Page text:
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Pickerel frog

Frogs and the similar toads are a large family of hundreds of species of batrachian amphibians, with a nearly worldwide distribution, absent only from high latitudes and remote oceanic islands. Even in deserts, species such as the water-holding frog, which is used as a drinking bottle by Australian Aborigines,[1] are to be found, buried deep below the ground between the infrequent rains.

Frogs in Science

Frogs have often been the subject of scientific experiment, whether in high school science class dissections or Voltaire's 1766 experiments, in which he discovered that frogs hear with their legs. The discovery that a frog's leg will kick if an electrical shock is applied to it was the scientific basis behind the reflex tests now common in doctors' offices.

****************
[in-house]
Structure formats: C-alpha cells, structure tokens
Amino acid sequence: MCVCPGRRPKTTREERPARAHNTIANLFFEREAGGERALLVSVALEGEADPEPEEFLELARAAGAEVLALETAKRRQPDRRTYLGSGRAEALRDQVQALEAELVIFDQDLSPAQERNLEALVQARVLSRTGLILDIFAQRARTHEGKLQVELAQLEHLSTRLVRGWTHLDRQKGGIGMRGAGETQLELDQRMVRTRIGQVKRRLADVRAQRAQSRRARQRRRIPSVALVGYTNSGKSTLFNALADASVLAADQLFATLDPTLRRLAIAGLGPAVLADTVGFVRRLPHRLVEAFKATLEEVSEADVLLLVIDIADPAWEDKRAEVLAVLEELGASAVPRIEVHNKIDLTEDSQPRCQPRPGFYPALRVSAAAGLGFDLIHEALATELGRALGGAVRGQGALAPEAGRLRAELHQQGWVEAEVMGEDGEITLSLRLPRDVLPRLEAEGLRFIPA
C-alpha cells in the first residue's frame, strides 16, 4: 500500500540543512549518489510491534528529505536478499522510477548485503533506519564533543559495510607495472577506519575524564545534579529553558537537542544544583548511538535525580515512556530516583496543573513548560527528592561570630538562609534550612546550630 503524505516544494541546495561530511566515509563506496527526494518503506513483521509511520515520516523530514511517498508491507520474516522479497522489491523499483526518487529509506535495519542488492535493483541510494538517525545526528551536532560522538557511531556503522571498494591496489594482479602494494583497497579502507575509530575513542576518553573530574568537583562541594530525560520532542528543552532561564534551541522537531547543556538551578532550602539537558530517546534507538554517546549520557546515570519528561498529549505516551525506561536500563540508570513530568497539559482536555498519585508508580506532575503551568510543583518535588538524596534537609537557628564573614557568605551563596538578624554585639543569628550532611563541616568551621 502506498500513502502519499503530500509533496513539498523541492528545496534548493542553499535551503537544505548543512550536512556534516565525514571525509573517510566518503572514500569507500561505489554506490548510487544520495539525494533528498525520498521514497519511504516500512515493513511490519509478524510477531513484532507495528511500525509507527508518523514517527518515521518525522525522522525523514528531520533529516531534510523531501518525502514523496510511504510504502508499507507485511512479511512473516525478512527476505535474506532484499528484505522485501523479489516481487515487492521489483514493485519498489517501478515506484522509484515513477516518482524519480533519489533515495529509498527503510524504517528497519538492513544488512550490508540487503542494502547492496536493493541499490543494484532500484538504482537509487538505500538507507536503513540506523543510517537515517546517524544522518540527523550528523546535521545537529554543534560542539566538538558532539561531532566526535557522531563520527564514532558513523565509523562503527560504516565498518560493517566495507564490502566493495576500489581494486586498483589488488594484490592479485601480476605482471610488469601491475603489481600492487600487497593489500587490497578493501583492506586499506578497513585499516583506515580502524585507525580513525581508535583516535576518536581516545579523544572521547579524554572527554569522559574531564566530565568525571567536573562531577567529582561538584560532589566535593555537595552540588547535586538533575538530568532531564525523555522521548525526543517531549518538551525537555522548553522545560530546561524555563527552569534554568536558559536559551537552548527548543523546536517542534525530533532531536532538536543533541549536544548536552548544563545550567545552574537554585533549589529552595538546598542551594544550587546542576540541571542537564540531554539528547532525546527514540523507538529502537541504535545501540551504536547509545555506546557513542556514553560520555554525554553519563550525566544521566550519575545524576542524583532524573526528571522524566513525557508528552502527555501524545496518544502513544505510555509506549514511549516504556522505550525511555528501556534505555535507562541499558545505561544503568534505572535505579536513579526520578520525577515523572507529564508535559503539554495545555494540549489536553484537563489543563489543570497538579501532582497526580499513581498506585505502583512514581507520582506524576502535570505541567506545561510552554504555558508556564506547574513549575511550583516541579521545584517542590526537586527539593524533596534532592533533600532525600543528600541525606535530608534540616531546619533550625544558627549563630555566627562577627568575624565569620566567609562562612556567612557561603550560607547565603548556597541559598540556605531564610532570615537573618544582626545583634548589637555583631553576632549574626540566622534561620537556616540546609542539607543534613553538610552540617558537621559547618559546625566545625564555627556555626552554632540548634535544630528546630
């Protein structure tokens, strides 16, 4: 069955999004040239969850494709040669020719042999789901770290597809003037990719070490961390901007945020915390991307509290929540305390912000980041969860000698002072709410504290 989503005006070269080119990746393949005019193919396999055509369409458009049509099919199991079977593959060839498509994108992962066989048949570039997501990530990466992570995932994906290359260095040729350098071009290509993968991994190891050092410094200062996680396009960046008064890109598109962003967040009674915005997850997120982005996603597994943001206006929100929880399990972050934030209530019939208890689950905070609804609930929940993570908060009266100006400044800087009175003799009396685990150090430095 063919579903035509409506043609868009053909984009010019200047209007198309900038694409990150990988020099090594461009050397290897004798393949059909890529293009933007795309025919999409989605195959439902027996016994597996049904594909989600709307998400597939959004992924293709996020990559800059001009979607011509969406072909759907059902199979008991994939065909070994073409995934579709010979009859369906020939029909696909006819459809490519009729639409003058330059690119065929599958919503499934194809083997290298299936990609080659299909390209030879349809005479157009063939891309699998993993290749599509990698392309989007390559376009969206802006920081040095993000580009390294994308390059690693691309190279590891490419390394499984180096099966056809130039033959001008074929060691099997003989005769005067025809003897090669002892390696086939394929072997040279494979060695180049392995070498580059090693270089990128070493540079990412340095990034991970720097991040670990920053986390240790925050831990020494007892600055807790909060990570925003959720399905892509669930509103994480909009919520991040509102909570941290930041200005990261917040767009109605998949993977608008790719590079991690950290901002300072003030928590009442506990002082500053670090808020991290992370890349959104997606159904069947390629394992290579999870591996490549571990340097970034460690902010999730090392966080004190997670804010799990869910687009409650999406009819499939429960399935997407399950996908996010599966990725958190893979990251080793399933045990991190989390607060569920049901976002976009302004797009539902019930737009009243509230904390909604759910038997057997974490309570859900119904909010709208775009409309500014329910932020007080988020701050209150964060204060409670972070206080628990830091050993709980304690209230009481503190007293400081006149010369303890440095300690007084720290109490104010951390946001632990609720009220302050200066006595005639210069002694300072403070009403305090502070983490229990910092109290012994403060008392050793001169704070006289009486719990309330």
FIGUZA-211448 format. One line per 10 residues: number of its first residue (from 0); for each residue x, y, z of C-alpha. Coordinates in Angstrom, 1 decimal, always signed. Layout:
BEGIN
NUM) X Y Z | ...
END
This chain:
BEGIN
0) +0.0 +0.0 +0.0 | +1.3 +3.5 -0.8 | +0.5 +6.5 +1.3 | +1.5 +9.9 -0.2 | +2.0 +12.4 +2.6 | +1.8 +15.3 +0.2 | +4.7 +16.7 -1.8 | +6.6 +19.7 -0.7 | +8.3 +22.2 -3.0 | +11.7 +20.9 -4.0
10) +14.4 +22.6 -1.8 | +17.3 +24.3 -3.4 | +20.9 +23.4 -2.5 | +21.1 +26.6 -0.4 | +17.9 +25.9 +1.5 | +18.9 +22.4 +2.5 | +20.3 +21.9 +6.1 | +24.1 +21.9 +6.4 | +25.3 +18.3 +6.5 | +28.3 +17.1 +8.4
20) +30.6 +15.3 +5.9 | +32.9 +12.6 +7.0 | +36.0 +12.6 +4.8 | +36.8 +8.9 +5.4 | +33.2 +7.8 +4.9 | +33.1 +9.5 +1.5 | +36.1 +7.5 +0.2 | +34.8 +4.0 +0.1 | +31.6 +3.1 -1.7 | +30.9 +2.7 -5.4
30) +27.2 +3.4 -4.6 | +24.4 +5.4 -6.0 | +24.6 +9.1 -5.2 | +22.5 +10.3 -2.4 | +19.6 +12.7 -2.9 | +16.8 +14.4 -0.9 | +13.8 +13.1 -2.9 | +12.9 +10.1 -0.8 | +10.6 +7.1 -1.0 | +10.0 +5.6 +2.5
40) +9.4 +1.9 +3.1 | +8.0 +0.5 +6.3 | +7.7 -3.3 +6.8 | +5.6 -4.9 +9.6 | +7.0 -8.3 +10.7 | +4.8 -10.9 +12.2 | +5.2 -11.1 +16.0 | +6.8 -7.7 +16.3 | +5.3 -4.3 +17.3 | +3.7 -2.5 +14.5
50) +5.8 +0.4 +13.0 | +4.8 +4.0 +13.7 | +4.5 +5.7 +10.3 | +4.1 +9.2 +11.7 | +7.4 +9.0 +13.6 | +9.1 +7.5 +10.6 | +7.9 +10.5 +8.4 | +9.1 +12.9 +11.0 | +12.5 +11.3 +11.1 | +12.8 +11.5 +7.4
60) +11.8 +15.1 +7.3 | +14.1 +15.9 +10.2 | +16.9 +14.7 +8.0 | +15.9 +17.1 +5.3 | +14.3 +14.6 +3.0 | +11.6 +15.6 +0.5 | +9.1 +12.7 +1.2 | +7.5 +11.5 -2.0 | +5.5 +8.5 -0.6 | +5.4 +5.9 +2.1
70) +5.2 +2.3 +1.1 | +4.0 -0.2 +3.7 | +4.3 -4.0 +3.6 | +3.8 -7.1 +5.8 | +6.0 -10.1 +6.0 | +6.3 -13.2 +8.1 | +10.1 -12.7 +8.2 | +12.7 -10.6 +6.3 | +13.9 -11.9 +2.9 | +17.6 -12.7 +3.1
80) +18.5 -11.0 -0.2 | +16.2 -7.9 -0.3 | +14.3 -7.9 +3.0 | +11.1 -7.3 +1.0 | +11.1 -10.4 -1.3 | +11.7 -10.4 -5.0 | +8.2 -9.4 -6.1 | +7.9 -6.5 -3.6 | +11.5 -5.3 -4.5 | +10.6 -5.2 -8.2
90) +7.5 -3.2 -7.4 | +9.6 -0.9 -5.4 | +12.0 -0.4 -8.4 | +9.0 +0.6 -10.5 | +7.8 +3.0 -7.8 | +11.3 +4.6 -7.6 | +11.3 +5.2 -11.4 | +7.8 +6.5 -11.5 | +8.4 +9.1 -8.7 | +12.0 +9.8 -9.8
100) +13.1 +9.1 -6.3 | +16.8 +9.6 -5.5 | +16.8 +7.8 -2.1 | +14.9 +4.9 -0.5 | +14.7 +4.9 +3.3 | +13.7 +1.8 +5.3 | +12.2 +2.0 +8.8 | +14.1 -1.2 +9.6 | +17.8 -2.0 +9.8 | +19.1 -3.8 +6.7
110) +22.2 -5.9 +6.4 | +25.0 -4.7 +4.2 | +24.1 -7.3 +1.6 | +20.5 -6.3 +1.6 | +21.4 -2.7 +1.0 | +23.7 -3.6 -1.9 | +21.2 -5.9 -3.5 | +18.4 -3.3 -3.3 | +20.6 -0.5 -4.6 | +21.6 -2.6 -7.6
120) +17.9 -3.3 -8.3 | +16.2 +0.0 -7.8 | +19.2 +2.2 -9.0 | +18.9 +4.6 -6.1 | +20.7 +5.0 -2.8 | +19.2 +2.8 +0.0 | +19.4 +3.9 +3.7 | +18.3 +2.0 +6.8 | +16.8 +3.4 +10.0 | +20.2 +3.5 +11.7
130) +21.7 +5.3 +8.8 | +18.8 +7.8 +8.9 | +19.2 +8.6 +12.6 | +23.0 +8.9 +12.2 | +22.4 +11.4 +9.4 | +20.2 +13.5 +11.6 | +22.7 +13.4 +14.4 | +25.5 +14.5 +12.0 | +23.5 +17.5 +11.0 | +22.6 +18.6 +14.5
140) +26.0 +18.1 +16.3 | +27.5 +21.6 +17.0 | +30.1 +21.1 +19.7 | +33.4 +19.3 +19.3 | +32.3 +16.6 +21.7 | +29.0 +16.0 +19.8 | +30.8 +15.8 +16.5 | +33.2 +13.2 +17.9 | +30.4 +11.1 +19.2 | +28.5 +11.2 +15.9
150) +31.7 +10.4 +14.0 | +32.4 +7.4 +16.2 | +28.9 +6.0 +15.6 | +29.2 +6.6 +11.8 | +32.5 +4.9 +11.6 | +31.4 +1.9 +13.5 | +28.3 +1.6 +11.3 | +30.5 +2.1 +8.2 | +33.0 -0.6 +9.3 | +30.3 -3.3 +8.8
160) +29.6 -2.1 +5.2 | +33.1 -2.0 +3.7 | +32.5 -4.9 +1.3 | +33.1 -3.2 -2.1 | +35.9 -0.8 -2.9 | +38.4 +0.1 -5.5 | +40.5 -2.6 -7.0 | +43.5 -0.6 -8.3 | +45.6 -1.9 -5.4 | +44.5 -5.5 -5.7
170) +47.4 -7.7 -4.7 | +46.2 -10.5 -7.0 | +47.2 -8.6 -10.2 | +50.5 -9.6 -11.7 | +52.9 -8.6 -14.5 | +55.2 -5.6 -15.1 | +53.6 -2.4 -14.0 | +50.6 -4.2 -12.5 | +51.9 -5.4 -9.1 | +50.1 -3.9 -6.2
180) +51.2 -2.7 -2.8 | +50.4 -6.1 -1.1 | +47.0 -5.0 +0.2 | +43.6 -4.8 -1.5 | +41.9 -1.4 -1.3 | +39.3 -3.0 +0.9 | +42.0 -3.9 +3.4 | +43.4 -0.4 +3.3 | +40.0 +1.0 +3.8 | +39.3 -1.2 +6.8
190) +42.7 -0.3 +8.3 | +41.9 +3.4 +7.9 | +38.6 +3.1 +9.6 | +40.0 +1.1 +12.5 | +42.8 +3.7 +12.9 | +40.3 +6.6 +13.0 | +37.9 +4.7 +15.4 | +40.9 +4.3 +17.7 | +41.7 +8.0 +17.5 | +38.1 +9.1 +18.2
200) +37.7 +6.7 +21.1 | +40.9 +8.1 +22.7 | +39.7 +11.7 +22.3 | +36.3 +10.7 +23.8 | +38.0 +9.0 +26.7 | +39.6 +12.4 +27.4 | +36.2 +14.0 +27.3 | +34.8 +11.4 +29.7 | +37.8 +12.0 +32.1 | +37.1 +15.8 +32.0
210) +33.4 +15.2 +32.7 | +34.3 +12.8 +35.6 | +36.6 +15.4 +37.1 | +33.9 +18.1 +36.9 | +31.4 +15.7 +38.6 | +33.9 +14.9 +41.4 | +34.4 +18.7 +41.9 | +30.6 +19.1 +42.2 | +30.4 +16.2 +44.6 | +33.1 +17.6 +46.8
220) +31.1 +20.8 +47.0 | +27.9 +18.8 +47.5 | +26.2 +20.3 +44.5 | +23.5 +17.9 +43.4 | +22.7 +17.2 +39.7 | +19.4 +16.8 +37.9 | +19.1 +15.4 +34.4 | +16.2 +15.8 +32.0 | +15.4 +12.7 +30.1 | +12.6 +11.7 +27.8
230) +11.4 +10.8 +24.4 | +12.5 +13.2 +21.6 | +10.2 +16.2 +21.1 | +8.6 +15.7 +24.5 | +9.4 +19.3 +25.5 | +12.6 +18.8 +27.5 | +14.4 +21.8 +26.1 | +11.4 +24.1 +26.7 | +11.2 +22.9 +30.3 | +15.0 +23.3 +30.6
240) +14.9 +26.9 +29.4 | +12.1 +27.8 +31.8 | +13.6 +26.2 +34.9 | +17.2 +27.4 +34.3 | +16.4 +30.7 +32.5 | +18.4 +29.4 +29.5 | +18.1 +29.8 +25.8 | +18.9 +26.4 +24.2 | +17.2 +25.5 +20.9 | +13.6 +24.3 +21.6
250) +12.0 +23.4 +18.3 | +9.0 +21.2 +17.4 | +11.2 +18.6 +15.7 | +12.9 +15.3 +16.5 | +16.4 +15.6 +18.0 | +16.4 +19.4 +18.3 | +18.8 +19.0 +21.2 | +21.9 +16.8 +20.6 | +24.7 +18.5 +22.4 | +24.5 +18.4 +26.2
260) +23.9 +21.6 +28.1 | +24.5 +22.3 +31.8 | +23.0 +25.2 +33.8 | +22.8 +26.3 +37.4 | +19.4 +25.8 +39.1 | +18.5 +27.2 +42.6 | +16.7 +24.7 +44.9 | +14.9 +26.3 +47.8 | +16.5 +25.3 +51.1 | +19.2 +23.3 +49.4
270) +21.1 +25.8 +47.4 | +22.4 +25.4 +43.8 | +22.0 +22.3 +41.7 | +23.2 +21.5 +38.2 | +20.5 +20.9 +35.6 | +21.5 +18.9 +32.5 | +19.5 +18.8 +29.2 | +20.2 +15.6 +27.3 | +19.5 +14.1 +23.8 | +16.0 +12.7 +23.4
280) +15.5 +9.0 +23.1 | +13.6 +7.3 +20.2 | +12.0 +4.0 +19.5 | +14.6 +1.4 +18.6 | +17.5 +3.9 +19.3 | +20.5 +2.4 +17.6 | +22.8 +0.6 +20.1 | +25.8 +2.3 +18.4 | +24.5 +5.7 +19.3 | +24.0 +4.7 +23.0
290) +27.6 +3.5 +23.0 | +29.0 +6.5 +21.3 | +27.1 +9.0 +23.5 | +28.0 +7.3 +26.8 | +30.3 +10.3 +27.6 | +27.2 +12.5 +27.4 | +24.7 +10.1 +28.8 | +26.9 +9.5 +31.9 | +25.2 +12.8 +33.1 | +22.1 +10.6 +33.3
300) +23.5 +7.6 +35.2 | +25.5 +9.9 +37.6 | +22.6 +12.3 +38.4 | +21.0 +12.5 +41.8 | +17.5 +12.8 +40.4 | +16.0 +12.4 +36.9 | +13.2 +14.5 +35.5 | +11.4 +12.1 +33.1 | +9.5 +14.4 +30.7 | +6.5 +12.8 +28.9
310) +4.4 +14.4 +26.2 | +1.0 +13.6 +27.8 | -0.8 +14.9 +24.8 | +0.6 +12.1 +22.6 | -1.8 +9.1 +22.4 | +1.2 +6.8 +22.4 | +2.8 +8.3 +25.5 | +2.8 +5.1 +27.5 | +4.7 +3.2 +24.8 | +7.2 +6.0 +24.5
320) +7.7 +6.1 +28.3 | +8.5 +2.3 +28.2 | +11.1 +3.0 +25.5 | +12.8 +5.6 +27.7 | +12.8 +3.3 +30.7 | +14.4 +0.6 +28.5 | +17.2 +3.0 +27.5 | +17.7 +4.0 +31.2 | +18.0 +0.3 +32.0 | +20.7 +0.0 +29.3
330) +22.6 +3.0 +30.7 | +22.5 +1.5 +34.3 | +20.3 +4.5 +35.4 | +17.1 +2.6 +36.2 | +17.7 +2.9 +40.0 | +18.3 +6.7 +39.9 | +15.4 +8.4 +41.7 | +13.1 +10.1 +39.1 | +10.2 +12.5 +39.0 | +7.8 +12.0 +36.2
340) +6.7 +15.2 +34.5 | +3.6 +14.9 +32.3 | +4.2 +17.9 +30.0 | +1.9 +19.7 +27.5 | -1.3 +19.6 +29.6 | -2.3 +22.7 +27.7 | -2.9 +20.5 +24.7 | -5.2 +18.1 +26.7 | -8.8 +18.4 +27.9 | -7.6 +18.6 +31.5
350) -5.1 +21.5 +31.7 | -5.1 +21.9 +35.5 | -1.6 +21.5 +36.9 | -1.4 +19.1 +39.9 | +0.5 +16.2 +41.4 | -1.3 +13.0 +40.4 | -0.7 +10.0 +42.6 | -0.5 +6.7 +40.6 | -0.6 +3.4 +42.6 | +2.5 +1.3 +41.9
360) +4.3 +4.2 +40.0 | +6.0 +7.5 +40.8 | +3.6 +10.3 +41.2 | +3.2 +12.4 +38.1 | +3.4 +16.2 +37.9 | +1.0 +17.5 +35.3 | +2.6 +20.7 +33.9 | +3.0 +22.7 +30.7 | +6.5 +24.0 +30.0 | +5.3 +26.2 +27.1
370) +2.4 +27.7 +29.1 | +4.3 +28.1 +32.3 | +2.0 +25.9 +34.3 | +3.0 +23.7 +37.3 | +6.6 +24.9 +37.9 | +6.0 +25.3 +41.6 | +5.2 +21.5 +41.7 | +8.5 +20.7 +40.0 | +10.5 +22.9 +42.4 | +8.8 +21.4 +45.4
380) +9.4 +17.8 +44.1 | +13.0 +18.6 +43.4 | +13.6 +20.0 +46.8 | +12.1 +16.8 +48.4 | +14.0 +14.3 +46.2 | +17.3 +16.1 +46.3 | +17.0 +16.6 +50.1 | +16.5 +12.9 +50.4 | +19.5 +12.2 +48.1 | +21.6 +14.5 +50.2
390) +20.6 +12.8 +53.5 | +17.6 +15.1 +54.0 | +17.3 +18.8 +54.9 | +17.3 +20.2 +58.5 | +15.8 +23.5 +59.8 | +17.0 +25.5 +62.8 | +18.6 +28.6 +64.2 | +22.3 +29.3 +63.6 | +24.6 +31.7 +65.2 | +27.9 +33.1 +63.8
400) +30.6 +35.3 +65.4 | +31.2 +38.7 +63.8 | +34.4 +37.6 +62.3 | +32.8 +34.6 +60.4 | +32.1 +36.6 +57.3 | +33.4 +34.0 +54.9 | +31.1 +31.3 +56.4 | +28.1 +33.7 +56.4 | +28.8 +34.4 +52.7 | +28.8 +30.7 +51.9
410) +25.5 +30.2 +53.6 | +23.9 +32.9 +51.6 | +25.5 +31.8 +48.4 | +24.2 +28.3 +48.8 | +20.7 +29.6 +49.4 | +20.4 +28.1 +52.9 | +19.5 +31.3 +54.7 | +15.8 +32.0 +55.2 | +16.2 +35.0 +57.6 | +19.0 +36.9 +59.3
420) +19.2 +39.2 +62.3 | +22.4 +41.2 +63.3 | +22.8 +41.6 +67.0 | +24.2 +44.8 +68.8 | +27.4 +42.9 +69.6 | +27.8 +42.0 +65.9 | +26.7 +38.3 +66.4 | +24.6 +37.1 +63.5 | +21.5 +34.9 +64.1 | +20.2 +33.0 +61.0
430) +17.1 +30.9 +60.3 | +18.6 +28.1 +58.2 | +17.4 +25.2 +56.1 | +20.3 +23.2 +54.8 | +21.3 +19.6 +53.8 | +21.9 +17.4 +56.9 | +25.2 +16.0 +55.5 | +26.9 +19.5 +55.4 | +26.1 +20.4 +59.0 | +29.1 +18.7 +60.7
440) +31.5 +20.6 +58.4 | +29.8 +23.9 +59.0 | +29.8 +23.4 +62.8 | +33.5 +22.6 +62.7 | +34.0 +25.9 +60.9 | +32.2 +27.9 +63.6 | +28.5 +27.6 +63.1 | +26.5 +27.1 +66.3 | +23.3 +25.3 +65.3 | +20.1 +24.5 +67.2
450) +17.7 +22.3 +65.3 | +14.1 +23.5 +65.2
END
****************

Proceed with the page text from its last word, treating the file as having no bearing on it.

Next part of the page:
Frogs in the Bible

The second of the Ten Egyptian plagues was of frogs. In Egyptian culture, frogs were gods, and worshiped as such. God released enough frogs from the Nile so that the Egyptians could scarcely avoid stepping on them, as a direct affront to this worship practice.[2]

Leviticus declares them unclean to eat.

And all that have not fins and scales in the seas, and in the rivers, of all that move in the waters, and of any living thing which is in the waters, they shall be an abomination unto you. Leviticus 11:10 (KJV)

According to atheistic biologist Richard Dawkins, the joints of the Lesser Spotted Weasel Frog continue to present a challenge to the Theory of Evolution insofar as their origin cannot be explained by gradual degrees.[3]


  1. Water holding frog, South Australia Environmental Protection Agency 2004, accessed 26 May 2007
  2. Exodus 8:1-15
  3. God's Gift to Kansas, Committee for the Scientific Investigation of Claims of the Paranormal 2005, accessed 16 May 2008